Working week makes day for Down syndrome

Mainstream employment may improve the quality of life and behavioural problems of people with Down syndrome, a Perth researcher has found.

Kitty Foley, of the Telethon Institute for Child Health Research, found that participation in employment was associated with improved mental health outcomes and quality of life not only for the person with Down syndrome but also their families.

“We have found that, for those young adults participating in employment in the mainstream workforce, their families report trends towards better family quality of life and improving behaviour in the young person with Down syndrome overtime,” says Kitty, a PhD student at the institute and Edith Cowan University.

Her study followed approximately 200 young people with Down syndrome through their transition from school to adulthood. Families were sent questionnaires in 2004, 2009 and 2011, asking about the person’s activities, behaviour, occupations, hobbies, friends, families, communication, support and medical impairments.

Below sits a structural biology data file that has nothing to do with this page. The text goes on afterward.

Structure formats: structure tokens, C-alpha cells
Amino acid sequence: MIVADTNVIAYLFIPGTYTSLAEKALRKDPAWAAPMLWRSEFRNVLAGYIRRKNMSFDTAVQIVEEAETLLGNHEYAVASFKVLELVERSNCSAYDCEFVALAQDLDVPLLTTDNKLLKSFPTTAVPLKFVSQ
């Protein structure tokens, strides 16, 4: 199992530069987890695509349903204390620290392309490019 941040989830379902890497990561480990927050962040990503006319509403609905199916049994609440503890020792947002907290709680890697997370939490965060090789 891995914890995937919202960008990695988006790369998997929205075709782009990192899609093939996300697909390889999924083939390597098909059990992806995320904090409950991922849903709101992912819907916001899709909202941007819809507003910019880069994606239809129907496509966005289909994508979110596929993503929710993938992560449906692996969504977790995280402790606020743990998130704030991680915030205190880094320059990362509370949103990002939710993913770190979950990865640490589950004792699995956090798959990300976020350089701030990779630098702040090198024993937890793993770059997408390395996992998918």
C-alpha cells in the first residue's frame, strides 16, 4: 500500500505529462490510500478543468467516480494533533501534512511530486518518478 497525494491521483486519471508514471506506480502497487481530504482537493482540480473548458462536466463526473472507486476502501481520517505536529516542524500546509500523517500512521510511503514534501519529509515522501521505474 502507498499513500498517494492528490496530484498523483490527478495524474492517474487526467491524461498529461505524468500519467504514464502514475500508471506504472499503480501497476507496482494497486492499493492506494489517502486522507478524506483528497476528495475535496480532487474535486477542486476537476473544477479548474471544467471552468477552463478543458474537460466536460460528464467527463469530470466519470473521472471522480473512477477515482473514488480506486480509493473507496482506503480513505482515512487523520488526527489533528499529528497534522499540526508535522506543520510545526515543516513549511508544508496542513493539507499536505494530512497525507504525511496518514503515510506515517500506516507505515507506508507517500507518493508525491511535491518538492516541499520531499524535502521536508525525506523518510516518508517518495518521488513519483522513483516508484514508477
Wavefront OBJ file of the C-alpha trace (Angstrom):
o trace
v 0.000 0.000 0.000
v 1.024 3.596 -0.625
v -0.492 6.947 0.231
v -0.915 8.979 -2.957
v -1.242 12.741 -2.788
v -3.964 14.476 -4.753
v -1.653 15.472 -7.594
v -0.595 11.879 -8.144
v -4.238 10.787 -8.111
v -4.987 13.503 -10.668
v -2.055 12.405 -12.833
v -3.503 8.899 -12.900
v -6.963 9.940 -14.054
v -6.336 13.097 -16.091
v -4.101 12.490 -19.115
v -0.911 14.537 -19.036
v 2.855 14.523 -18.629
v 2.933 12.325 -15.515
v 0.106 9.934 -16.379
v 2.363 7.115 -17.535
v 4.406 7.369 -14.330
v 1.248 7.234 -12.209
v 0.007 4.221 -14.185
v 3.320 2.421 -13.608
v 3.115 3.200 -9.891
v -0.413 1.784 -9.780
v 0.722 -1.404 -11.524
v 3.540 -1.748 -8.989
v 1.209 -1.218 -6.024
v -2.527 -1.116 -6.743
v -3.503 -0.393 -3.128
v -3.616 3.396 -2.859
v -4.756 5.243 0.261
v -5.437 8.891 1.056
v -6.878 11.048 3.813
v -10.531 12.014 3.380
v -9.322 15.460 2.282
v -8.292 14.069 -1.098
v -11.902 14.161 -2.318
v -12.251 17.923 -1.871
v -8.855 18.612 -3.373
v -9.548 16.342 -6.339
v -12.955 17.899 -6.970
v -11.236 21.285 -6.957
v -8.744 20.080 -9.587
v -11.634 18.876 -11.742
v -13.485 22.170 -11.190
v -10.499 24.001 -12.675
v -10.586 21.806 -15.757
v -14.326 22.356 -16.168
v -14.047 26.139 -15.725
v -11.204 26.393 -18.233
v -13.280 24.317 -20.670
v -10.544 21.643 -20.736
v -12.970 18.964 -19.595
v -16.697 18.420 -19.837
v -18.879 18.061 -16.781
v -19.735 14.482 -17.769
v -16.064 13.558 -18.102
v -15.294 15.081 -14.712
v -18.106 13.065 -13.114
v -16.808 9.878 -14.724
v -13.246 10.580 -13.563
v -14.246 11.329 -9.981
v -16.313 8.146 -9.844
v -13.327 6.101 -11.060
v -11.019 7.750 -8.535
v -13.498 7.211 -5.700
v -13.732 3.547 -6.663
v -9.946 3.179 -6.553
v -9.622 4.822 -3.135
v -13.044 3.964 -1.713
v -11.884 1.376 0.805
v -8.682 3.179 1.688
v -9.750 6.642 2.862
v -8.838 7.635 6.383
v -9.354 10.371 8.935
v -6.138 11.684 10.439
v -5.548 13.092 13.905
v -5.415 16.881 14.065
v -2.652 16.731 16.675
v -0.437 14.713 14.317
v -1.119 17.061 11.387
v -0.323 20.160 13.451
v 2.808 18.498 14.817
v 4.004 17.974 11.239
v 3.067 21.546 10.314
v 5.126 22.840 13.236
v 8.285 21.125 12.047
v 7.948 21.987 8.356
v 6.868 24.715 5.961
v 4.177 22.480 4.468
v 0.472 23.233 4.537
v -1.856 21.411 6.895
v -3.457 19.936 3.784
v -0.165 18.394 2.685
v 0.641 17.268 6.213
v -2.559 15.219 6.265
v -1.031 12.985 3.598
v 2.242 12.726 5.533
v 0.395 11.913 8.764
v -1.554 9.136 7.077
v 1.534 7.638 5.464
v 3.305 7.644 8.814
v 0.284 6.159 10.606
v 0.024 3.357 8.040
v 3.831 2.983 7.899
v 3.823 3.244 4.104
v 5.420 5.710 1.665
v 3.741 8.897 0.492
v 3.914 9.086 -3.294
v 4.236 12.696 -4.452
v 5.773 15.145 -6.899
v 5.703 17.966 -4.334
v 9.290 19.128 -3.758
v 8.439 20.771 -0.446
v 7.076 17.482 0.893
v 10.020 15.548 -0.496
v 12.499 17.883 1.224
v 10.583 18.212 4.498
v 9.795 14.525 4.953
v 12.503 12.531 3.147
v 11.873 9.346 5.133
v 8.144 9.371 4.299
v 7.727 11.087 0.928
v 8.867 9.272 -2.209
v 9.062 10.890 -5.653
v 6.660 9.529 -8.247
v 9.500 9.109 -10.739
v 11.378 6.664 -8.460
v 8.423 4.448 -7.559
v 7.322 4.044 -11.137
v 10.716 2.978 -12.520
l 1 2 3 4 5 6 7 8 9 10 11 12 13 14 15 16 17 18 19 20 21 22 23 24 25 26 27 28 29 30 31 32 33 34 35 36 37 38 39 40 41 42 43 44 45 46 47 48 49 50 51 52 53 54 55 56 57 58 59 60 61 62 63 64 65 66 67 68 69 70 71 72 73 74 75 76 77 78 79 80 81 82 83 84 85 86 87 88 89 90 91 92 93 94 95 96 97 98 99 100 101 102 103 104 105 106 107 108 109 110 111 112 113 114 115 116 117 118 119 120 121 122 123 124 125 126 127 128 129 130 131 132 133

Down syndrome occurs in approximately one in 600 births and is an intellectual disability that affects individuals to varying degrees. Young people with Down syndrome have increased rates of behavioural problems compared to the general population, as well as minimal participation in employment and reduced participation in leisure activities.

The life expectancy for Down syndrome has increased from 12 years old to approximately 60 years old over the past two generations, bringing the issues of participation and employment iKitty Rose-Foleynto relief and highlighting the importance of assessing whether their social and community needs are being met in adulthood.

“The improvements in life expectancy for people with Down syndrome is very encouraging; however, it is now just as important to ensure that there are enough appropriate supports to allow these young people to participate in society and lead lives that are fulfilling and meaningful,” says Kitty.

WA State Finalist: Kitty-Rose Foley, Telethon Institute for Child Health Research

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